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Canku Ota

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(Many Paths)

An Online Newsletter Celebrating Native America


November 16, 2002 - Issue 74


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Daphne Odjig

Picture 1: Content Together - 40 x 32 inches Acrylic on Canvas
Picture 2: The Power of Collective Thinking - 40 x 32 Inches Acrylic on Canvas
Content Together, 1988  acrylic on canvas, 40" x 31 7/8"Celebrated artist Daphne Odjig was born in 1919 on the Wikwemikong Reserve, Manitoulin Island. Her heritage is a combination of Odawa, Potawatomi and English roots, the Native aspects of which were revealed to Odjig as a child on sketching excursions with her grandfather. From him, a stone-carver, she learned not only the legends of her ancestors, but also the use of curvilinear design for which she has become so well known.

Odjig had painted for most of the years of her life, but it was in the 1960's that she began to exhibit a deliberately Native perspective in her work and, like her grandfather, felt compelled to try to instruct the young about their heritage. To do so, she began to focus her art-making upon the legends, joys and realities of aboriginal life, while simultaneously refining her signature style of utilizing clear colours, soft, curving contours enclosed in black outlining, transparency and overlapping of shapes and modernist, abstracted figuration.

Odjig became a founding member of the first Canadian Native-run printmaking operation, the Canadian Professional Native Artist Association, or the "New Group of Seven" as they were described in the 70's. By this time , she was exhibiting her work several times a year, and had already gained international exposure in the United States, Europe and Japan. Her numerous awards include honorary doctorates from Laurentian University and the University of Toronto, appointment to The Order of Canada, and the election to the Royal Canadian Academy of Art. In addition, in 1978 she was presented with an Eagle Feather by Chief Wakageshig on behalf of the Wikwemikong Reserve, in recognition of her artistic accomplishments- an honour previously reserved for men to acknowledge prowess in hunt or war. Documentaries by the C.B.C., the National Film Board and Tokyo Television have been made about Odjig,and she's completed commissions such as those for Expo '70 in Japan, Royal Ontario Museum, and the 27-foot mural at the Museum of Civilization, "The Indian in Transition".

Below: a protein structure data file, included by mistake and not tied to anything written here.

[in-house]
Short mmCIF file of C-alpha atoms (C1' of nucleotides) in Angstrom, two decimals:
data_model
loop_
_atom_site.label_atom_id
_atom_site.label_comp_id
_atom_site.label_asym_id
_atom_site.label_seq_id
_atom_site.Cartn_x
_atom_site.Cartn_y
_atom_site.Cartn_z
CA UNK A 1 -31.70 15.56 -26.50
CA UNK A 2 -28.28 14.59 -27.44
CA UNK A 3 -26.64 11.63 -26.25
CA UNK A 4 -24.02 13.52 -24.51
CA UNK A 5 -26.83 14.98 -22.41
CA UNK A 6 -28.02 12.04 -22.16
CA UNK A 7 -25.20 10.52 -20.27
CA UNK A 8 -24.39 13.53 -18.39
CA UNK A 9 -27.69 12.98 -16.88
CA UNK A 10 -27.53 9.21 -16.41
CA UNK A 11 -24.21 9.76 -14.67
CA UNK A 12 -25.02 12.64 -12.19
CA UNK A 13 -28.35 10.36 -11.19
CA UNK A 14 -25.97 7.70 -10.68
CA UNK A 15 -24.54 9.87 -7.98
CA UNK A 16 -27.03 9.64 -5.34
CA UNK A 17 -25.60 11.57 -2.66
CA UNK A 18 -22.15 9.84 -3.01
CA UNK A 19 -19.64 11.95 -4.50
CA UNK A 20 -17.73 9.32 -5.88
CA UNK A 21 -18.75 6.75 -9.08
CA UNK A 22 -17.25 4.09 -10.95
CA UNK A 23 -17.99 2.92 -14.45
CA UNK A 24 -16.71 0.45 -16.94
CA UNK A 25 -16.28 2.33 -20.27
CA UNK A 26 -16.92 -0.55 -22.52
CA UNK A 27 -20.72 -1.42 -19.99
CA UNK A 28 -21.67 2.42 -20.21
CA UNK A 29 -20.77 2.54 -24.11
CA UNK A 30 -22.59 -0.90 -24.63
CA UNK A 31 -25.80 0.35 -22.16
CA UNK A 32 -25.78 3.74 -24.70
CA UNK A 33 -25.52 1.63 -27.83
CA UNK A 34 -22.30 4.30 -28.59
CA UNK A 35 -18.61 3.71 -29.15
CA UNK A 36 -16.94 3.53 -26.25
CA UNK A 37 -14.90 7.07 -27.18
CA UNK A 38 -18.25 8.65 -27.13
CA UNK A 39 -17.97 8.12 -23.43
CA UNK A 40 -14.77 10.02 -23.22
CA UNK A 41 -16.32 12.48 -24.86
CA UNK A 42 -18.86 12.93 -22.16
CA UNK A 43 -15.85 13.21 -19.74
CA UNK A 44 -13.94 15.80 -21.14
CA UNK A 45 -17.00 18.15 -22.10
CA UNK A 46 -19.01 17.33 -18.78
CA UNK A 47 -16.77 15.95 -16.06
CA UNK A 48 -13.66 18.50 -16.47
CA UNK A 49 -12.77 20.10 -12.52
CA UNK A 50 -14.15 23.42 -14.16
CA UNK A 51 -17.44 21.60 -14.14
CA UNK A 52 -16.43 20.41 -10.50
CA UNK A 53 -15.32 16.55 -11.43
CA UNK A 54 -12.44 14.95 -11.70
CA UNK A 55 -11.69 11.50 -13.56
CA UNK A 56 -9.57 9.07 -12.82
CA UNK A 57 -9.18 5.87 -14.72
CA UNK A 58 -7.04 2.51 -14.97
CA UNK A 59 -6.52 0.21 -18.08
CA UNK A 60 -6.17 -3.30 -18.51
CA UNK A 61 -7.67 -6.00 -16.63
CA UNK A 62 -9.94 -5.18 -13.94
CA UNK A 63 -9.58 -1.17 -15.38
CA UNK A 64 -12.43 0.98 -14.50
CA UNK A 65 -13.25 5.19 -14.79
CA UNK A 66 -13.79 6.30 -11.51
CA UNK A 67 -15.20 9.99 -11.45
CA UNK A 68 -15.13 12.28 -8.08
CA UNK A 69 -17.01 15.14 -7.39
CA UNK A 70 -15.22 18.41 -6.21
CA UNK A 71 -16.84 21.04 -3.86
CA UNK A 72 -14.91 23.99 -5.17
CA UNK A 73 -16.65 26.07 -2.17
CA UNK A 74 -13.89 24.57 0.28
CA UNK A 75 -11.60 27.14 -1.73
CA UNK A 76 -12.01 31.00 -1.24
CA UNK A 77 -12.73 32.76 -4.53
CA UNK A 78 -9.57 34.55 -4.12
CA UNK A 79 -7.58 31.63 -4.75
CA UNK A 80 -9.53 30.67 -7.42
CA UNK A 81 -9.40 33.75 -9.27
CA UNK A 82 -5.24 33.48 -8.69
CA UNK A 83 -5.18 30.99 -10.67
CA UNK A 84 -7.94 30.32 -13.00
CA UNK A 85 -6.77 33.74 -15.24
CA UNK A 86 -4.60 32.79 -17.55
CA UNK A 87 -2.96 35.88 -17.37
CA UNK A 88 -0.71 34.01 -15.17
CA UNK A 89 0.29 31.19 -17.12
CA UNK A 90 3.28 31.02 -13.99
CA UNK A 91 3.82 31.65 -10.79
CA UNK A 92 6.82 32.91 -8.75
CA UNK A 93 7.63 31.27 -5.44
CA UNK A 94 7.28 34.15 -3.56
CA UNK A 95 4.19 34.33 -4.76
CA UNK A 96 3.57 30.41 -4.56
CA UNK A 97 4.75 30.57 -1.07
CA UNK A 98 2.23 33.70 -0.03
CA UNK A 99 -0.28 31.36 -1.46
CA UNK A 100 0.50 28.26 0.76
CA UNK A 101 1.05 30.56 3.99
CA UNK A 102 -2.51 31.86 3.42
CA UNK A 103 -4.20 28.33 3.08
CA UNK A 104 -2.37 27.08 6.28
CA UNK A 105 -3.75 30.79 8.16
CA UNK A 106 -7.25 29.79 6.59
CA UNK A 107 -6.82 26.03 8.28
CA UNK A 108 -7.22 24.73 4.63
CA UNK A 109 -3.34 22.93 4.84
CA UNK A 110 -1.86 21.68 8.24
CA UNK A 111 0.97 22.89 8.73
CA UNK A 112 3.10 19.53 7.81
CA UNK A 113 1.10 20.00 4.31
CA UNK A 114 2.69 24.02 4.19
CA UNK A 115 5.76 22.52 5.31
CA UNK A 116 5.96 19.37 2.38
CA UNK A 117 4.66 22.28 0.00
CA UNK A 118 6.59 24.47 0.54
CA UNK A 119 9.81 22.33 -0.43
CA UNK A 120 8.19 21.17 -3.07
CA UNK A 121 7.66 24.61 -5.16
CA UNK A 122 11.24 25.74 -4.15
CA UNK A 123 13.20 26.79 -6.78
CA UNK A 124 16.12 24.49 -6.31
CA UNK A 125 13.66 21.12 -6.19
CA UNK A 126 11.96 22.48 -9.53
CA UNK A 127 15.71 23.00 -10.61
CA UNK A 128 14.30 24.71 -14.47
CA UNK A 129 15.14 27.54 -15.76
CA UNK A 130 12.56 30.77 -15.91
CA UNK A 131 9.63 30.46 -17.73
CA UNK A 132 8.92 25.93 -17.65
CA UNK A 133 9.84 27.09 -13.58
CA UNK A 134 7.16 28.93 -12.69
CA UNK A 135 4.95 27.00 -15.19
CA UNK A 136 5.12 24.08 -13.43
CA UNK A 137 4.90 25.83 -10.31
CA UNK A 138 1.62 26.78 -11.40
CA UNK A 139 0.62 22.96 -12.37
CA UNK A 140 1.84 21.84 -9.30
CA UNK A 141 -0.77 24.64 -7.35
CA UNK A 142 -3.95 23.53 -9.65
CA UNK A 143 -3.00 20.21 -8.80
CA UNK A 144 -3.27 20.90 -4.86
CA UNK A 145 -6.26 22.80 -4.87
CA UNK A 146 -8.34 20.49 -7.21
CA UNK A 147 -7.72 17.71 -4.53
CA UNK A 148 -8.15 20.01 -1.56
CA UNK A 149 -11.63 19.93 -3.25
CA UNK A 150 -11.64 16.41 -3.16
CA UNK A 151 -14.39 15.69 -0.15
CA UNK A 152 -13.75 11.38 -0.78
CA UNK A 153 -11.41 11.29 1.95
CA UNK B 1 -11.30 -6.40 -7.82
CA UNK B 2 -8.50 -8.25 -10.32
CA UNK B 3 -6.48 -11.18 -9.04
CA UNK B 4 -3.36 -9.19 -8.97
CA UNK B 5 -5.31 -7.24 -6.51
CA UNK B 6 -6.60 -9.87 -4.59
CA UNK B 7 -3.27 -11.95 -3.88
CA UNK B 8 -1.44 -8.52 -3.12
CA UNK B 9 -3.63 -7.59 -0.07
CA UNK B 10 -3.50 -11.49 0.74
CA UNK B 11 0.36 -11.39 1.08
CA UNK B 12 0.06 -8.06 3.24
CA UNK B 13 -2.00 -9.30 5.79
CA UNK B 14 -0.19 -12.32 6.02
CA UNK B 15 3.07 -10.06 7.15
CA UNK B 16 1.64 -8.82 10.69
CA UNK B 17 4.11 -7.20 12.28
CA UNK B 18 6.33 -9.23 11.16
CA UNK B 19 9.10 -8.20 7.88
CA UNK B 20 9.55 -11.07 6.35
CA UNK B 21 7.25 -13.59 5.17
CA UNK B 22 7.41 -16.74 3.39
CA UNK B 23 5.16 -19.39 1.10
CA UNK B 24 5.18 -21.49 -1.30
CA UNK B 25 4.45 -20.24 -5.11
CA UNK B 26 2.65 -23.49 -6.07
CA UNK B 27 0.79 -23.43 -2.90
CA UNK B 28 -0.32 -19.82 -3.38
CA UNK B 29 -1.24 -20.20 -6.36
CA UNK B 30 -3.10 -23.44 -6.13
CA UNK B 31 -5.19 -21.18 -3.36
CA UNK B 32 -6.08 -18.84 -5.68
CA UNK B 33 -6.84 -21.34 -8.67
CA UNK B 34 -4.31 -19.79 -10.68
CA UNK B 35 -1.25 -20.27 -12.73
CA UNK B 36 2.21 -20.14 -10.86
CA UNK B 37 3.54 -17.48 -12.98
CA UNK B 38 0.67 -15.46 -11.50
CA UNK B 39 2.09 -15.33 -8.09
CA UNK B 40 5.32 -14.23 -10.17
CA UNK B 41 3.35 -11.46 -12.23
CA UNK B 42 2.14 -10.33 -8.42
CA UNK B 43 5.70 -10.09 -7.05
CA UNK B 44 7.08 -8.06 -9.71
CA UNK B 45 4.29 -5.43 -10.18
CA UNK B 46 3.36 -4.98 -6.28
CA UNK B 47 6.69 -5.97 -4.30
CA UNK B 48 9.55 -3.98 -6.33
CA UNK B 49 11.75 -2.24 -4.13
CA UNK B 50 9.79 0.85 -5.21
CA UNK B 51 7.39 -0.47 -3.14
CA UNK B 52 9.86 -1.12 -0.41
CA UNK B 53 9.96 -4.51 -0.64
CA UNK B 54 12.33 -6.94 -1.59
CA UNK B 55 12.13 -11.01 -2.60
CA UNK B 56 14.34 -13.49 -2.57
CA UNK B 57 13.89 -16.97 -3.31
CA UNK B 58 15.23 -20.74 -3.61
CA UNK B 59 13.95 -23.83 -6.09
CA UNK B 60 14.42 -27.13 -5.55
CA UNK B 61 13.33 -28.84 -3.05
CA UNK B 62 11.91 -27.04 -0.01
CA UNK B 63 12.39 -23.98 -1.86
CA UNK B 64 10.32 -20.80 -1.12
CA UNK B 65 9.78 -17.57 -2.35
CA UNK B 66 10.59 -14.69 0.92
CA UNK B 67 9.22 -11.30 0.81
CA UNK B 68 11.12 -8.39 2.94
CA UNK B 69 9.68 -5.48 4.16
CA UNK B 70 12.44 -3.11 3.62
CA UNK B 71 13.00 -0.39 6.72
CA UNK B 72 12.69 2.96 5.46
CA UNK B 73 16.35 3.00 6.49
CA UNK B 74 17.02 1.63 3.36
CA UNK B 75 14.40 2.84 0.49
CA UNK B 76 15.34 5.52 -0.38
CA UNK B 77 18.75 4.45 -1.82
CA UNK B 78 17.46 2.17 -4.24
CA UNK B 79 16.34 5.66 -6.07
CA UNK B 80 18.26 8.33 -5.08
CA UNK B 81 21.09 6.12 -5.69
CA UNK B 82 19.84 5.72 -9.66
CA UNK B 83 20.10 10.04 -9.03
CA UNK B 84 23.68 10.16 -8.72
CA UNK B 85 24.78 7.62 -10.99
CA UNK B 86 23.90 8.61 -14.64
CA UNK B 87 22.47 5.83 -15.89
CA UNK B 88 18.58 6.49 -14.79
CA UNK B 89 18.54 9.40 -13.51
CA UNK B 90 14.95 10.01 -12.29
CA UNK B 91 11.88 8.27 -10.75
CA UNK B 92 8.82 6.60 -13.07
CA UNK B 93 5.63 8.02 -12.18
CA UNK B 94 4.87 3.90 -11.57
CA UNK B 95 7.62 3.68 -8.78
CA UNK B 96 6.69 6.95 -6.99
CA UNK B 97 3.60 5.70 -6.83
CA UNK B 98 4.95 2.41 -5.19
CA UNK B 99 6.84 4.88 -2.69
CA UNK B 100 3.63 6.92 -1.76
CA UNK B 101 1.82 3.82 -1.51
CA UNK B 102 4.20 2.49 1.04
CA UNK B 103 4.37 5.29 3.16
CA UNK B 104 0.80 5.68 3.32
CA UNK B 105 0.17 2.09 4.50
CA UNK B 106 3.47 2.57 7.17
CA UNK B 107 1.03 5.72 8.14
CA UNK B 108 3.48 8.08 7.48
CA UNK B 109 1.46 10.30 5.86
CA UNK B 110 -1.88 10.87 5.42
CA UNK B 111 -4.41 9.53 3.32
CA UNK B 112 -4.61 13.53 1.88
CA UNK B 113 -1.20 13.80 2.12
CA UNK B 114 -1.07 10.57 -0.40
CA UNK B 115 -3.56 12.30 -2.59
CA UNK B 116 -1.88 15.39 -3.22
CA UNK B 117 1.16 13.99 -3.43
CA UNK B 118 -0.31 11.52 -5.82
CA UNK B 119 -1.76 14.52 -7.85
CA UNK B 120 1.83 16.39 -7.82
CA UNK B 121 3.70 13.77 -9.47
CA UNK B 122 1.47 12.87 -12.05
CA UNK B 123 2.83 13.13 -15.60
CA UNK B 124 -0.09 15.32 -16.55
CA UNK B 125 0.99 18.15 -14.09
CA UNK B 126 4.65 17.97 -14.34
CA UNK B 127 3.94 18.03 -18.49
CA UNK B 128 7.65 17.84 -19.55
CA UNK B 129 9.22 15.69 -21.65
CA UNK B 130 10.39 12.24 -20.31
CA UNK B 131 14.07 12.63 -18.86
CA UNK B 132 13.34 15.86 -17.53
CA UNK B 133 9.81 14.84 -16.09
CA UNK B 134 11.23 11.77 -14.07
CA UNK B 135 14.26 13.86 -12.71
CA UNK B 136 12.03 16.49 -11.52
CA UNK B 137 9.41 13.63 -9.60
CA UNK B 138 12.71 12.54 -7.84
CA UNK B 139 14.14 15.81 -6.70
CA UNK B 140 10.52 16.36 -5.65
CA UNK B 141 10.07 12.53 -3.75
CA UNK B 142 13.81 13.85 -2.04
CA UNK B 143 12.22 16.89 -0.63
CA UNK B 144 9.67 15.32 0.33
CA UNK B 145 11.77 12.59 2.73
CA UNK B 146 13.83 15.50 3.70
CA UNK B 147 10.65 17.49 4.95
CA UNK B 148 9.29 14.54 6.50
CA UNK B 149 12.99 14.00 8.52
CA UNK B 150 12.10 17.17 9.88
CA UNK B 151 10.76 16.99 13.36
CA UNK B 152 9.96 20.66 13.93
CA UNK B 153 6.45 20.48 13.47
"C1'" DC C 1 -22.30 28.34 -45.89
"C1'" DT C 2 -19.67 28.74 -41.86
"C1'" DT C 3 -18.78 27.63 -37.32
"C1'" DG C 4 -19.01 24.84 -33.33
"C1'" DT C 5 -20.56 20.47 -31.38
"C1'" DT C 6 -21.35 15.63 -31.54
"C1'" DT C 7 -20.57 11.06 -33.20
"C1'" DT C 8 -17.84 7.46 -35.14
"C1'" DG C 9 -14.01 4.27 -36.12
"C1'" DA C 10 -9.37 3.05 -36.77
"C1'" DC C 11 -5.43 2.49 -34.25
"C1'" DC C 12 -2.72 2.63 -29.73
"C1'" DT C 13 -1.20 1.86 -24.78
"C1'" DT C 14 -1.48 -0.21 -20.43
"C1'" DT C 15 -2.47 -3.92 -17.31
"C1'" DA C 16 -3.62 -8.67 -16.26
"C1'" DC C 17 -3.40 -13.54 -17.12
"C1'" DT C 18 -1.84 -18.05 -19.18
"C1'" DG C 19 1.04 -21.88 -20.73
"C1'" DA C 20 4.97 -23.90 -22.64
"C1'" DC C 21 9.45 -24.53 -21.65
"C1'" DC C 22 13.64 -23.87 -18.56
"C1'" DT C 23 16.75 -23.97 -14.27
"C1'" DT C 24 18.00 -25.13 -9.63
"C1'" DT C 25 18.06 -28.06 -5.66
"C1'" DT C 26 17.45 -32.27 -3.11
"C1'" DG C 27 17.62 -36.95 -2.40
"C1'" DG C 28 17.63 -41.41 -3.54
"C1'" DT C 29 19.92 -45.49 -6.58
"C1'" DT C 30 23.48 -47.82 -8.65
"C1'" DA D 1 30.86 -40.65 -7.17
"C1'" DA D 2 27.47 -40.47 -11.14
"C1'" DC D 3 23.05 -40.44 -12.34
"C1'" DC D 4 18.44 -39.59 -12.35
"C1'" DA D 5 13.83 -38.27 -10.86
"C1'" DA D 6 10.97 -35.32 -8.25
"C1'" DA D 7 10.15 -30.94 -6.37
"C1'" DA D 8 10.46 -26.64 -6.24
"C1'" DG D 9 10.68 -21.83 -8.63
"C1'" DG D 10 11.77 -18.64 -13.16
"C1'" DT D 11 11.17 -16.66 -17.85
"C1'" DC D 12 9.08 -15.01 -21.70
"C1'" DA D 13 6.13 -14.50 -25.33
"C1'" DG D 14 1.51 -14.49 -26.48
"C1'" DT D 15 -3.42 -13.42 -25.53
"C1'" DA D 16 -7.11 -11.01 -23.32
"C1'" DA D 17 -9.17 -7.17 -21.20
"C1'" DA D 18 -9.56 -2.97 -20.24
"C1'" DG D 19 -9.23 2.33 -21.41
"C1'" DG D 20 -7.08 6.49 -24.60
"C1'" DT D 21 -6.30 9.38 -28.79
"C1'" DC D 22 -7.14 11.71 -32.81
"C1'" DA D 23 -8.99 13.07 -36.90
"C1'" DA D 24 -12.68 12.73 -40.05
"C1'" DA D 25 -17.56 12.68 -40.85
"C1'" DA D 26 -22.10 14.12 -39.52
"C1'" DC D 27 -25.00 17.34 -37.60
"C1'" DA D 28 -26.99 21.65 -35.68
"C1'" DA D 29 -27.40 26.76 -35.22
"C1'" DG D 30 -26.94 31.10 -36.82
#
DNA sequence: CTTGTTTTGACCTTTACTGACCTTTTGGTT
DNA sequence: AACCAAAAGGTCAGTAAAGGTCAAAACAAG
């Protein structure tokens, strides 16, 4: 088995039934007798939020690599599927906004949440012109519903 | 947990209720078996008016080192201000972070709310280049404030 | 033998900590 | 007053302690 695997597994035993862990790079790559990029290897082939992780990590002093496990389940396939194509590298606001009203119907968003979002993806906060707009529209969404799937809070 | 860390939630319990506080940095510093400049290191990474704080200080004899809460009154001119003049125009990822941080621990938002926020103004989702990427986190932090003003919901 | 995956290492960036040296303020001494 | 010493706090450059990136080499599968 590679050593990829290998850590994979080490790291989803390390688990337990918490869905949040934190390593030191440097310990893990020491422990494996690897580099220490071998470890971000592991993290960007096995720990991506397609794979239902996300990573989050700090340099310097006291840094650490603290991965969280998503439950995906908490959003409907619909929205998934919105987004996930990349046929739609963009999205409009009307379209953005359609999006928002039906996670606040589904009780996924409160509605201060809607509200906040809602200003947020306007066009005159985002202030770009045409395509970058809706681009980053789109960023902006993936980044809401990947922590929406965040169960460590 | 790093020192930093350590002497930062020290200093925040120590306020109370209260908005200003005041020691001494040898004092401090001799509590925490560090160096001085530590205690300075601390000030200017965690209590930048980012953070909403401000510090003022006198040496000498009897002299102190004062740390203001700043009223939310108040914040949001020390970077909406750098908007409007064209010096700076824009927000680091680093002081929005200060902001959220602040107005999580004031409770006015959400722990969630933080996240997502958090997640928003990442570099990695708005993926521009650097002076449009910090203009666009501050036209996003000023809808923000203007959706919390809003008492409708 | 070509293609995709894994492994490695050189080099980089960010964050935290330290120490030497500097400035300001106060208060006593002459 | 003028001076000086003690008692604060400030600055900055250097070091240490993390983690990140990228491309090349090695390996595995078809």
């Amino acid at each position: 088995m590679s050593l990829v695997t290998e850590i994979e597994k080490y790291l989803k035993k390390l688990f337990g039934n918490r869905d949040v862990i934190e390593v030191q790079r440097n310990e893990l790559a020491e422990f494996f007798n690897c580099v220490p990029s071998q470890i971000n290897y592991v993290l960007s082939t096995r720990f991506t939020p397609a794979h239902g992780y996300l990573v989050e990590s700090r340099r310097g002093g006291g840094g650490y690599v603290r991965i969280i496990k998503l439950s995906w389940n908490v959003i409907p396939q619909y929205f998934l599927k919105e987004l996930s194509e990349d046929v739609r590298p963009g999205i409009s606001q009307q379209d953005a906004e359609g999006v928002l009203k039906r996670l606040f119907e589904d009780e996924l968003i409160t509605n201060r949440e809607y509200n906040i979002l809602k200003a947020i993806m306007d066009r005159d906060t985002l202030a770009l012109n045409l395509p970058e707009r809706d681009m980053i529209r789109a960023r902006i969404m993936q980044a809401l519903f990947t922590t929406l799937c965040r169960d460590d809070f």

The Power of Collective Thinking - 40 x 32 Inches Acrylic on CanvasHighly stylized portrayals of human interaction, activities and relationships, particularly in the context of Native culture, dominate Odjig's painting, drawing and printmaking. Circular motifs predominate, signifying to Odjig "completion, perfection, and ...woman,". In her own words "As an artist and as a person I have been impressed since childhood with the process that takes us from the inner image to the external reality of an image. For me it has been an endless source of delight and wonderment that awareness, thoughts and recognitions can come seemingly unbidden from an inner source that, in adulthood, I learned to call the unconscious. I know now as an adult, that every one of us is a fusion of the eternal, of ancestral wisdom or caution as well, a seer of the future- but some part of us always remains capable of responding to here and now with originality."

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